Brexit could mean cancellation of Hinkley Point nuclear power station, Government adviser says

'It’s probably all over bar the shouting. How can EDF invest billions when there is so much uncertainty?'

Rachael Burnett
Tuesday 28 June 2016 09:56
An artist's impression of the proposed station on the Somerset Coast
An artist's impression of the proposed station on the Somerset Coast

The Hinkley Point nuclear power station project could become a casualty of Brexit, a Government adviser has claimed.

The £18bn plans to build the new plant in Somerset could be cancelled now that Britain has voted to leave the EU, a Government advisor told the The Times newspaper.

Paul Dorfman said it was "extremely unlikely" that French energy giant EDF would continue with its plans, which have already been hit by a series of delays.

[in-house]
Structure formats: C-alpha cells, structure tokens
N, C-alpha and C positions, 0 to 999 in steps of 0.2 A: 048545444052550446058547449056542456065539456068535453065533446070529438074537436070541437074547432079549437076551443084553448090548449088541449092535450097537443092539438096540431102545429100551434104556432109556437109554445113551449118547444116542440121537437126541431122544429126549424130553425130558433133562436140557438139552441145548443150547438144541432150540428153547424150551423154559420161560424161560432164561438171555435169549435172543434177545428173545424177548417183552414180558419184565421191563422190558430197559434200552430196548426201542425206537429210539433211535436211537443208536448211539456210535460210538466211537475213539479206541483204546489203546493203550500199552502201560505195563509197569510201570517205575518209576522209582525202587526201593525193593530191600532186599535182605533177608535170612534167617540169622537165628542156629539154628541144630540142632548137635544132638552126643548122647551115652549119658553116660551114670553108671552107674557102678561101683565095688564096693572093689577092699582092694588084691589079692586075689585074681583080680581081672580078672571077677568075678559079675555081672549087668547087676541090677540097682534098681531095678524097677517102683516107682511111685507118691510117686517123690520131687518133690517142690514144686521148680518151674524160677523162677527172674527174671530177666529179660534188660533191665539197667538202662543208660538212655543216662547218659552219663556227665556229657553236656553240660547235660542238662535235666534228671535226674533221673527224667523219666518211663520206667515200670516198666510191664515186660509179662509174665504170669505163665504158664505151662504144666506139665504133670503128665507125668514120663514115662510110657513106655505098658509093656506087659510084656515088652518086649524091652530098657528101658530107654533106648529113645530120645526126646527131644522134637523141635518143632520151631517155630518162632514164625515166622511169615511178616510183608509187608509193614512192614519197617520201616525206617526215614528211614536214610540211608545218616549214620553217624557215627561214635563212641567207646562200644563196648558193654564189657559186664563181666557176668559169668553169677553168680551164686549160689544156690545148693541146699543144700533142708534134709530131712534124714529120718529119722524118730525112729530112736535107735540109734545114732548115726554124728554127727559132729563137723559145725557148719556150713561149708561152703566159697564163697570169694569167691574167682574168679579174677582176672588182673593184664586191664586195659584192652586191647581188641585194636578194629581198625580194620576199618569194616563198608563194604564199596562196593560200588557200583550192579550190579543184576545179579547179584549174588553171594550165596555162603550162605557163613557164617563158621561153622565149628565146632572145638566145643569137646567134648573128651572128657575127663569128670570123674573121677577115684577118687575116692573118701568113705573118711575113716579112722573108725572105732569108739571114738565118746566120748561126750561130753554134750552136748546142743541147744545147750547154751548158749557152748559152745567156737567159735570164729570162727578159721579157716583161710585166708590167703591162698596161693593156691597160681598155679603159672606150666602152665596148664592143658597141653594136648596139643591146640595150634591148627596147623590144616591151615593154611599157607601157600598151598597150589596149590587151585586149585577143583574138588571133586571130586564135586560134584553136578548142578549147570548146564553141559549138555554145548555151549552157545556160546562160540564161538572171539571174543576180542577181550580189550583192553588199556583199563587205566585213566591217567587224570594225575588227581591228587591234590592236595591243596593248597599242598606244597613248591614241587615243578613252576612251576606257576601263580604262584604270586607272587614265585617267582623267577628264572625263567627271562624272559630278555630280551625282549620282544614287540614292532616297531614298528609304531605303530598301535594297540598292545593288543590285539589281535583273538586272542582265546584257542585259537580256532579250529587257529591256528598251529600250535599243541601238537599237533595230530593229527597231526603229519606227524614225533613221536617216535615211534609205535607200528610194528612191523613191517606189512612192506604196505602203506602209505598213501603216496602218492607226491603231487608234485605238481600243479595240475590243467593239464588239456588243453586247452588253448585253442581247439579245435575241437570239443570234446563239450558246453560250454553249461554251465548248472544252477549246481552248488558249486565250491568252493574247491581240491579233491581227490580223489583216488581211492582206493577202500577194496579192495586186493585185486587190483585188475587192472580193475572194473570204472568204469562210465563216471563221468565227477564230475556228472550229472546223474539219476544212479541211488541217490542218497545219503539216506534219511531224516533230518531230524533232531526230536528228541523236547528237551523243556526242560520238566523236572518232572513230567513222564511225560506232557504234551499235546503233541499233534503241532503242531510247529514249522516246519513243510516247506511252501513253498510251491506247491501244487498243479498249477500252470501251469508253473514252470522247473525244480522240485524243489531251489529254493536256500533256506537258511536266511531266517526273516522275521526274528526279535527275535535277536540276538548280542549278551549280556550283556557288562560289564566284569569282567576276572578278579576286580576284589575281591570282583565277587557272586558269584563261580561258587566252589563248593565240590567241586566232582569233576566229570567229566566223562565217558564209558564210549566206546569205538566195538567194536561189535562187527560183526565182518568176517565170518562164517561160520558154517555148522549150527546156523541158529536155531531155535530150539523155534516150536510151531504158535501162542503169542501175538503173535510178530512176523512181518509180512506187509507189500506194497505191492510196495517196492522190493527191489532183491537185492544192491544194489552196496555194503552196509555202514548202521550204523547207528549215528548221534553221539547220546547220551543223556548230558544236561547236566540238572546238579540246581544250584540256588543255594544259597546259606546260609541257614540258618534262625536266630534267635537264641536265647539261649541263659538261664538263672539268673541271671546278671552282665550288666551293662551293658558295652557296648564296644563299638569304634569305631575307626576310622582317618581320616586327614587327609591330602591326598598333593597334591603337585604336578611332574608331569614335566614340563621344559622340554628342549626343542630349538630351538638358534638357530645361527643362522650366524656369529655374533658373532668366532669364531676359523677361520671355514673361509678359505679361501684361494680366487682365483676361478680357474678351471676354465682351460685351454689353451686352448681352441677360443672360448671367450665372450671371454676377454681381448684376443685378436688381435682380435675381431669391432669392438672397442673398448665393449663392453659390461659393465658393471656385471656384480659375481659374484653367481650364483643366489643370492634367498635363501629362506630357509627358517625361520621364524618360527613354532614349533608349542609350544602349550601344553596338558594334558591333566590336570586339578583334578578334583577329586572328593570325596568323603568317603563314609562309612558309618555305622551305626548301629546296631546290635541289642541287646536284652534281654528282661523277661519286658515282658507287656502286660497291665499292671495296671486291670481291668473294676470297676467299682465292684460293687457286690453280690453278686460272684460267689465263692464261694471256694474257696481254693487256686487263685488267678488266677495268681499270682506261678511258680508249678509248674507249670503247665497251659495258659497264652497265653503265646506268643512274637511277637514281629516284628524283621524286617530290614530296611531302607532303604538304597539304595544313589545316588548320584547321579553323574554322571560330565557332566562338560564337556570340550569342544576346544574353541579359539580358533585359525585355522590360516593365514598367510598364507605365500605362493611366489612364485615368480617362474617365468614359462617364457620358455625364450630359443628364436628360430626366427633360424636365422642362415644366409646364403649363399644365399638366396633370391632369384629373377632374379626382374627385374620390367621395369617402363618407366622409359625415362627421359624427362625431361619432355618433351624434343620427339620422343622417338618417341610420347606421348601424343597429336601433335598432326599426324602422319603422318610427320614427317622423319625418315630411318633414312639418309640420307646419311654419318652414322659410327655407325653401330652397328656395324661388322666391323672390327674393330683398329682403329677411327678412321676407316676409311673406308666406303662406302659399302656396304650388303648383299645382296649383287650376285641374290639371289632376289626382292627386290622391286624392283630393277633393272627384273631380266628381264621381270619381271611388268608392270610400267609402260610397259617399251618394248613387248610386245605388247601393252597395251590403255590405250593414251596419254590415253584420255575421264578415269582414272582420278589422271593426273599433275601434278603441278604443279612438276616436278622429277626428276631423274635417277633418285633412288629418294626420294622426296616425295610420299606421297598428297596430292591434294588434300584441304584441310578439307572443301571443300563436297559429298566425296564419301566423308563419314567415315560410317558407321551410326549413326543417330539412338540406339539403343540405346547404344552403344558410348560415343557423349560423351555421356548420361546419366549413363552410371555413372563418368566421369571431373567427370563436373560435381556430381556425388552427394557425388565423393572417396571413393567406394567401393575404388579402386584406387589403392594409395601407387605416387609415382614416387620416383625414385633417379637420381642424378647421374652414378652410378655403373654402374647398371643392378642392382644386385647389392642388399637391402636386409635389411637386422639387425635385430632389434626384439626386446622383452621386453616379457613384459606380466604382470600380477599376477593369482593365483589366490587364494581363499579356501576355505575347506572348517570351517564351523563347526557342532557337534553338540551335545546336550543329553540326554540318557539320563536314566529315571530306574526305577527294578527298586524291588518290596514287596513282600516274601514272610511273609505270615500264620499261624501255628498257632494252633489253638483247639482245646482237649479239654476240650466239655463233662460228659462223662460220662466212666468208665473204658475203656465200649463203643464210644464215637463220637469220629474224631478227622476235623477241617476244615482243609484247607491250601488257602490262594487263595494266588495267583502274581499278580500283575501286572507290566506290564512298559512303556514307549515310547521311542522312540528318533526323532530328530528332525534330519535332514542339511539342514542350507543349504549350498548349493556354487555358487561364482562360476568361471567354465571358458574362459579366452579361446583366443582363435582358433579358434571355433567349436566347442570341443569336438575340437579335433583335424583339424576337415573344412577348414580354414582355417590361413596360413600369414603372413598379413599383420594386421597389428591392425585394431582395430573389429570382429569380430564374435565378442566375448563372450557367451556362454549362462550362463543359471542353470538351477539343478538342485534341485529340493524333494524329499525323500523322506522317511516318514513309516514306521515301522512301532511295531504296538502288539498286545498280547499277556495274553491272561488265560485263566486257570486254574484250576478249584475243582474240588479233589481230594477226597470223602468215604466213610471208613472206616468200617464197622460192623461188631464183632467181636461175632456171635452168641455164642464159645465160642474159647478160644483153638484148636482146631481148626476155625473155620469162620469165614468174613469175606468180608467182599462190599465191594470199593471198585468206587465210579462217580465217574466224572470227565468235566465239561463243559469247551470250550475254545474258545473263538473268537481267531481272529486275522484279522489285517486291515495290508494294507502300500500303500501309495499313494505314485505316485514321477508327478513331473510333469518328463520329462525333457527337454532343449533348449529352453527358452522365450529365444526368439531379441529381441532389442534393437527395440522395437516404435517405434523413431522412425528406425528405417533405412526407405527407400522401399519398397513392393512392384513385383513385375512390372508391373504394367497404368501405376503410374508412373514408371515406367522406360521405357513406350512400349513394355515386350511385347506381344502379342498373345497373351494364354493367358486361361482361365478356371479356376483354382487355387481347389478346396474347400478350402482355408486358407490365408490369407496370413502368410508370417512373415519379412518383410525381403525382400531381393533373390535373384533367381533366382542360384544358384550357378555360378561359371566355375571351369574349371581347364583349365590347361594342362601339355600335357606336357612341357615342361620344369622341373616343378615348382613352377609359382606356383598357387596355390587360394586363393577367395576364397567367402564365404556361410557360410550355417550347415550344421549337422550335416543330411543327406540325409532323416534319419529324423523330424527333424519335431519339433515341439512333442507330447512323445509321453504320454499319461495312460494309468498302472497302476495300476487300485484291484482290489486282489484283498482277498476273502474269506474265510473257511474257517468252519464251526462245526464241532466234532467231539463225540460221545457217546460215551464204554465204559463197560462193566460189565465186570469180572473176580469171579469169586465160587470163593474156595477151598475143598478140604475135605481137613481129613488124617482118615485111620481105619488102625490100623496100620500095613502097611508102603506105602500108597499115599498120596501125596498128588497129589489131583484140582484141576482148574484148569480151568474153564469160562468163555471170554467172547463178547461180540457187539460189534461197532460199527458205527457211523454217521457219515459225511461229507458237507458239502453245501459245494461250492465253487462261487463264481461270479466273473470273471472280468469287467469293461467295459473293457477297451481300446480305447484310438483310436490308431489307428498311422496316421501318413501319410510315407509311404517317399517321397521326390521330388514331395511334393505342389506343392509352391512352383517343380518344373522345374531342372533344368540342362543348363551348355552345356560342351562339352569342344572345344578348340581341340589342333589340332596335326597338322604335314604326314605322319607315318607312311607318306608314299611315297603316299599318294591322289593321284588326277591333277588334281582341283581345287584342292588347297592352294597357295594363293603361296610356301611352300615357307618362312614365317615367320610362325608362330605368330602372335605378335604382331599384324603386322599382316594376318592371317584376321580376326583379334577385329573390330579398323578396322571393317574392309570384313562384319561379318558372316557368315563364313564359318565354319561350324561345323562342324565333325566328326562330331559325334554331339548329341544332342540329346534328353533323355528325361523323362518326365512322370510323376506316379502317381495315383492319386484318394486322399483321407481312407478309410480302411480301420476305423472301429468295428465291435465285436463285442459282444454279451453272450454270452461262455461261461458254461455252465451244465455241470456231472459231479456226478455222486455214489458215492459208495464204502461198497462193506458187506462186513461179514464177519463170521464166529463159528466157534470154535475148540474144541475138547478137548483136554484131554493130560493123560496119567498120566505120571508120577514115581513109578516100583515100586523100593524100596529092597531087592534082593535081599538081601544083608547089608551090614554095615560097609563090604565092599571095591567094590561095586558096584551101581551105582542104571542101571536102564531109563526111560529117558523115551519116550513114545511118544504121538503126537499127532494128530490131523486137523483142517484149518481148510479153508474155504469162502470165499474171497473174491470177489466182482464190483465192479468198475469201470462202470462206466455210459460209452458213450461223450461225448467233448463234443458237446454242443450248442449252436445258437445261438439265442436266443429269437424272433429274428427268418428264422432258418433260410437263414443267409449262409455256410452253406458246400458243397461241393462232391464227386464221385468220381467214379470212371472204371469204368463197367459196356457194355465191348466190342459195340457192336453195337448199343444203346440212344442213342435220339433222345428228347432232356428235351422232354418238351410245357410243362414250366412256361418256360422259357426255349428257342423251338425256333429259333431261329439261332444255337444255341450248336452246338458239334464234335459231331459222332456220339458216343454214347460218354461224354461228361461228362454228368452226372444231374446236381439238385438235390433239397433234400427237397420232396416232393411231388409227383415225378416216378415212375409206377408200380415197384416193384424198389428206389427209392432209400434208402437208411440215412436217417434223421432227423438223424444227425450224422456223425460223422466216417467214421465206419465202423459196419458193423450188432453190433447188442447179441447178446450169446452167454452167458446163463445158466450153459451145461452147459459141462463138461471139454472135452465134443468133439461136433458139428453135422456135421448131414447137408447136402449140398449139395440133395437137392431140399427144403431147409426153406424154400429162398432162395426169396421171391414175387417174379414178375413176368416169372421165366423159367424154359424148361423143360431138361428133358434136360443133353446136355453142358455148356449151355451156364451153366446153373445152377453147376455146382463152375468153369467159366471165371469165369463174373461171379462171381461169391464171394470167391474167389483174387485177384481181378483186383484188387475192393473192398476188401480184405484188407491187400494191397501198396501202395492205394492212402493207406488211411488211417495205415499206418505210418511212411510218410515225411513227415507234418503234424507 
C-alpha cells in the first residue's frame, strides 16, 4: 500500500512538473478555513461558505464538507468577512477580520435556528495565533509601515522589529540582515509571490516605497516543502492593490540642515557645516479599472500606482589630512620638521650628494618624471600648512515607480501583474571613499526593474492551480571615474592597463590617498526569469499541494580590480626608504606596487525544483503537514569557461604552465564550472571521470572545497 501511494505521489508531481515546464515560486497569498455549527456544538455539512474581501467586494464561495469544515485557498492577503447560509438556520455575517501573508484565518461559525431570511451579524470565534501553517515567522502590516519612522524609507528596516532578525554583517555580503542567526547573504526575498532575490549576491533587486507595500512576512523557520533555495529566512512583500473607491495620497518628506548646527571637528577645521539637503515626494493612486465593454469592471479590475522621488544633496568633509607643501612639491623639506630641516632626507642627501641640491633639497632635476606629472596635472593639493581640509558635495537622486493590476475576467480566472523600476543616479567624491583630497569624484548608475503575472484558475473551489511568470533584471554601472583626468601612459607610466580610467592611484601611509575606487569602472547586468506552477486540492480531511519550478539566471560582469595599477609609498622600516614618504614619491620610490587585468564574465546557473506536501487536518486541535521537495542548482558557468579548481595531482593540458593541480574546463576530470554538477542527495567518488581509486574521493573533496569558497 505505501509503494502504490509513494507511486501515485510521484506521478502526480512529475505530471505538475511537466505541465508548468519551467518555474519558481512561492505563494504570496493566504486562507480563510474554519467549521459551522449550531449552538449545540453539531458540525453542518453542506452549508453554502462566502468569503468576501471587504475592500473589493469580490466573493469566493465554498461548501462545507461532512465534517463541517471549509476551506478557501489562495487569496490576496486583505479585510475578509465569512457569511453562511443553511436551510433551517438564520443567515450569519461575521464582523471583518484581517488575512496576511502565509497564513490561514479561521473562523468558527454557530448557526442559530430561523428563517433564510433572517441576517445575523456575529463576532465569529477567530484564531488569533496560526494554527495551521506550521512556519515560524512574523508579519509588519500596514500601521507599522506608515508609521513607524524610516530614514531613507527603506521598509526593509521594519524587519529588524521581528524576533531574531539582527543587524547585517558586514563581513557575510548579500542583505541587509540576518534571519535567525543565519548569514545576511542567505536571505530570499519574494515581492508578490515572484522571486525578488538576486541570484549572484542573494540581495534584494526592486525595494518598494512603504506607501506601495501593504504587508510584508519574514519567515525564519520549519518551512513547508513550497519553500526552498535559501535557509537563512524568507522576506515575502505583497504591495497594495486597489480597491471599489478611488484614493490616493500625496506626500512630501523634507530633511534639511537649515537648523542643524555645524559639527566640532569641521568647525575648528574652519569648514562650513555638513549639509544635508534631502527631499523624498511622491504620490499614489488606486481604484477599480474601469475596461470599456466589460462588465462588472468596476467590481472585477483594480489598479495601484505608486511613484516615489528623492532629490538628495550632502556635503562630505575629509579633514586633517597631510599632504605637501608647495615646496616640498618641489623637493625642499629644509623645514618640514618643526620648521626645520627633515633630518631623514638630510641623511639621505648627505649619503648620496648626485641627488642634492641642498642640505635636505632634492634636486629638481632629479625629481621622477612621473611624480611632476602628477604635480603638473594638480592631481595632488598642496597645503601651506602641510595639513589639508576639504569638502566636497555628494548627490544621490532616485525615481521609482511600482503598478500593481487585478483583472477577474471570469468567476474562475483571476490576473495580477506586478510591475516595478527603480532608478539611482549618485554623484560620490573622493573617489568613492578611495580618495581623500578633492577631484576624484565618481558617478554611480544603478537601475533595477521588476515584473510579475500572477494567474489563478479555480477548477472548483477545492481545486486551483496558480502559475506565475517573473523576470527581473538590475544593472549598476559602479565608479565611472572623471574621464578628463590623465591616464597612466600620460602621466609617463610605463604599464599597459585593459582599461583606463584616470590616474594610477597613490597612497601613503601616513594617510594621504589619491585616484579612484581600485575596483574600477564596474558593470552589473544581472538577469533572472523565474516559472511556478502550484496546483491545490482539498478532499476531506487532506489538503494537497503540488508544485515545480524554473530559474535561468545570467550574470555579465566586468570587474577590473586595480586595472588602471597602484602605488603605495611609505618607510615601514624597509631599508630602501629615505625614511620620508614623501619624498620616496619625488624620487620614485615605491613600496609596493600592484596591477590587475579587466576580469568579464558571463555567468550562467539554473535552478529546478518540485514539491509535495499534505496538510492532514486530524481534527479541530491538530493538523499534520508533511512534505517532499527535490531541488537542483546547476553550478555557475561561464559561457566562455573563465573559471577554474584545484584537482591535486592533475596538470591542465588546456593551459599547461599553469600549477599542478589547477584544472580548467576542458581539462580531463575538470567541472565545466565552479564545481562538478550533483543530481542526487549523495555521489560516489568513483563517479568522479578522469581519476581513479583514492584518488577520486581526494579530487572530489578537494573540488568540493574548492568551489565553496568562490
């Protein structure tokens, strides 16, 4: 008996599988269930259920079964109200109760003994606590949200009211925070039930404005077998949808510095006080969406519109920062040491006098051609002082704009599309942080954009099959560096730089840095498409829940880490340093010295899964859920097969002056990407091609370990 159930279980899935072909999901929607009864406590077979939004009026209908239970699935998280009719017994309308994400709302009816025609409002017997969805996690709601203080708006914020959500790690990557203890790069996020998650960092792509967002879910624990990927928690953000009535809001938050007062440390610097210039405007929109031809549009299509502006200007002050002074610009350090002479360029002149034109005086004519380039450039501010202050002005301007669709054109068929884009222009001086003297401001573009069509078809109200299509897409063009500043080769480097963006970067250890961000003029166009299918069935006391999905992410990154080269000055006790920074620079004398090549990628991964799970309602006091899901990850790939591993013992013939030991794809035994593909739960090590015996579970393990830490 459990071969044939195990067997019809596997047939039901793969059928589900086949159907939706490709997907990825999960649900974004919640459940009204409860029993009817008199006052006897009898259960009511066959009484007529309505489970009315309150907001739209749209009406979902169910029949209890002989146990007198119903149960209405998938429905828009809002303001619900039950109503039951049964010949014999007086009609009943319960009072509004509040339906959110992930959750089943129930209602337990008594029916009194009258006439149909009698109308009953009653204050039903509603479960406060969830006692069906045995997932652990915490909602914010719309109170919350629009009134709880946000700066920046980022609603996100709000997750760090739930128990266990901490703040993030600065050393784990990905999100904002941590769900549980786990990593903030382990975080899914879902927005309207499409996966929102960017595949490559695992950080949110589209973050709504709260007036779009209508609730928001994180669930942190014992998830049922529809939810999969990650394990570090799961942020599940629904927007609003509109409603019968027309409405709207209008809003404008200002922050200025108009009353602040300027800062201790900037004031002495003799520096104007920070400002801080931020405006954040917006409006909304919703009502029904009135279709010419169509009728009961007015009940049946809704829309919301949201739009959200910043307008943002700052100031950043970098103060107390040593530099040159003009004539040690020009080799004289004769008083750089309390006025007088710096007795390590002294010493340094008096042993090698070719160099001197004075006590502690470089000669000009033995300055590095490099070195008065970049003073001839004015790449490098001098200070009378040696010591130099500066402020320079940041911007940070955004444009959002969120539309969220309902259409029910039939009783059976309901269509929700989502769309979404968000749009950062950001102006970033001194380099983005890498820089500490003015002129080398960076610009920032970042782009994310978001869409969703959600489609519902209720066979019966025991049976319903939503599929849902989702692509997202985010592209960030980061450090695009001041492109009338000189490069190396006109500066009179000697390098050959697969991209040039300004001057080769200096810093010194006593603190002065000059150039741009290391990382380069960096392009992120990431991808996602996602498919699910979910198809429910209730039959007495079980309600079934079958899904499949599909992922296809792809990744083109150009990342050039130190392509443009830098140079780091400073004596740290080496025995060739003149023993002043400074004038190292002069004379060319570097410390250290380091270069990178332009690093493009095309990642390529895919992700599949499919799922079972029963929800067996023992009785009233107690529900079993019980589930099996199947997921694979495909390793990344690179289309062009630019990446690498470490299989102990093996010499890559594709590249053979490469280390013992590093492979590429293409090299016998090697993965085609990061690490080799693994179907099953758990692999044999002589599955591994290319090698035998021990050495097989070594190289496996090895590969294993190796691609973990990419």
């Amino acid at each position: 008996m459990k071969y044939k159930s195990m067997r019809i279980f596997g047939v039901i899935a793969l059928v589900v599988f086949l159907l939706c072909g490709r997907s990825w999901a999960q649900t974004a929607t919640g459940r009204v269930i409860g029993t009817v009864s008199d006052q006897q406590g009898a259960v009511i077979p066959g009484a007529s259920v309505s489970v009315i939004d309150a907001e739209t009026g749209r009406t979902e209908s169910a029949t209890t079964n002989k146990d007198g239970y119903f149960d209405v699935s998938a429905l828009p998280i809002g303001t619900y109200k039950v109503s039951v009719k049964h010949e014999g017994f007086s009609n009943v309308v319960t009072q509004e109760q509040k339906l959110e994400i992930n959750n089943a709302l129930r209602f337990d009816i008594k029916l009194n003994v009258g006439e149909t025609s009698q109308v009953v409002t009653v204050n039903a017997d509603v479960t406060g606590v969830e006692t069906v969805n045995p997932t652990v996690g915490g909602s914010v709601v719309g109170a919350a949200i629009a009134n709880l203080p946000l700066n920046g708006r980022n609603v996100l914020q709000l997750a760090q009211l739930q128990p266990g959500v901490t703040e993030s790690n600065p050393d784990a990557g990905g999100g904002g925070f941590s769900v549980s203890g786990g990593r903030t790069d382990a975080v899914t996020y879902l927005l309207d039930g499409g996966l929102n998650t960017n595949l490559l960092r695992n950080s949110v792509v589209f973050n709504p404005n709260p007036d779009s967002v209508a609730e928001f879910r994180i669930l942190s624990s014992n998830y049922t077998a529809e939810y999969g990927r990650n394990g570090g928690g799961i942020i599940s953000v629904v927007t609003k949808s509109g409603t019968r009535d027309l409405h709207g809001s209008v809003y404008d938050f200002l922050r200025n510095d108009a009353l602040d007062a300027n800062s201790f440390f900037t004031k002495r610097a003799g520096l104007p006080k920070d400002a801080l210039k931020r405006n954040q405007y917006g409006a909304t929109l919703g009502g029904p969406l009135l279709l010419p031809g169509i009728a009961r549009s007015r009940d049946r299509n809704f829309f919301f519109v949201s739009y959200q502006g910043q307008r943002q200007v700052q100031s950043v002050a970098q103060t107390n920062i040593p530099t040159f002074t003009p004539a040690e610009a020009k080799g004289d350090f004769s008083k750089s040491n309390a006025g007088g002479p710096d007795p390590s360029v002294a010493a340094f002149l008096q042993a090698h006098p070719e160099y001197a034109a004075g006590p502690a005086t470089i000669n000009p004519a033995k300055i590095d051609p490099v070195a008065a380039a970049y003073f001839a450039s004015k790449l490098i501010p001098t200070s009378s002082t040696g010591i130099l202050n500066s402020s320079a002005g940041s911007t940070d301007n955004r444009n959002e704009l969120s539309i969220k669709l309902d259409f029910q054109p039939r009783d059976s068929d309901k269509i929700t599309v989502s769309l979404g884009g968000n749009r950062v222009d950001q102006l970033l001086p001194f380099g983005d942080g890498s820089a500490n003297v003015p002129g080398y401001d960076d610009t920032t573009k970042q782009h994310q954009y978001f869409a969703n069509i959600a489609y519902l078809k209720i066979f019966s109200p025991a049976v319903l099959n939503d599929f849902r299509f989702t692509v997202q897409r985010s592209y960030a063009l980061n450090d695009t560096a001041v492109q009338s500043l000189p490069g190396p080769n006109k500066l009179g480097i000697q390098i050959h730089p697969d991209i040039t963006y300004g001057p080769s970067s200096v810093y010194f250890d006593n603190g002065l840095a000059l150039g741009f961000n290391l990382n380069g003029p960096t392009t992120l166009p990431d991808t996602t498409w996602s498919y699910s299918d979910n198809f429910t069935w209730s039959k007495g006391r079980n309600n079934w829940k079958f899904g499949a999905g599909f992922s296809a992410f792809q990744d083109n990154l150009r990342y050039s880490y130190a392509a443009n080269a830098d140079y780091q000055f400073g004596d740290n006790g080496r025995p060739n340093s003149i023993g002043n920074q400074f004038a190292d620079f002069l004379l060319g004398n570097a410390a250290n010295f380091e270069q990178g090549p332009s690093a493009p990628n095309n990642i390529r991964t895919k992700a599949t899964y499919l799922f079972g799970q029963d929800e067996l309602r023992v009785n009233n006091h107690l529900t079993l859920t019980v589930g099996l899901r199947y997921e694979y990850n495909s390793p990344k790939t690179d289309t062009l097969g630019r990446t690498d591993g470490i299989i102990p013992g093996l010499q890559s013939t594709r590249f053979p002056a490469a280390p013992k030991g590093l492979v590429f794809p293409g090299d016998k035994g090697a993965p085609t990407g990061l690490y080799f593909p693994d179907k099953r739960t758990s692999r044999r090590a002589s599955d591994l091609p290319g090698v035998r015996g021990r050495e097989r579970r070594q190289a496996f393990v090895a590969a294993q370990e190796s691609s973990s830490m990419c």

Mr Dorfman, a senior research fellow at University College London, said: “My view is that it seems extremely unlikely now.

"It’s probably all over bar the shouting. How can EDF invest billions when there is so much uncertainty?"

Angus Brendan MacNeil MP, chairman of the Commons energy and climate select committee, said Hinkley was "bedevilled by uncertainty".

"Until last week ... EDF was investing in another EU member state. Now that is no longer the case," he said.

The plant was originally set to be completed by 2017 but will not generate power until at least 2025, after issues with funding and reported concern from French unions that the project could damage or even ruin EDF.

EDF has insisted Brexit will have no impact and told The Times: "EDF confirms its commitment to the Hinkley Point project, which continues."

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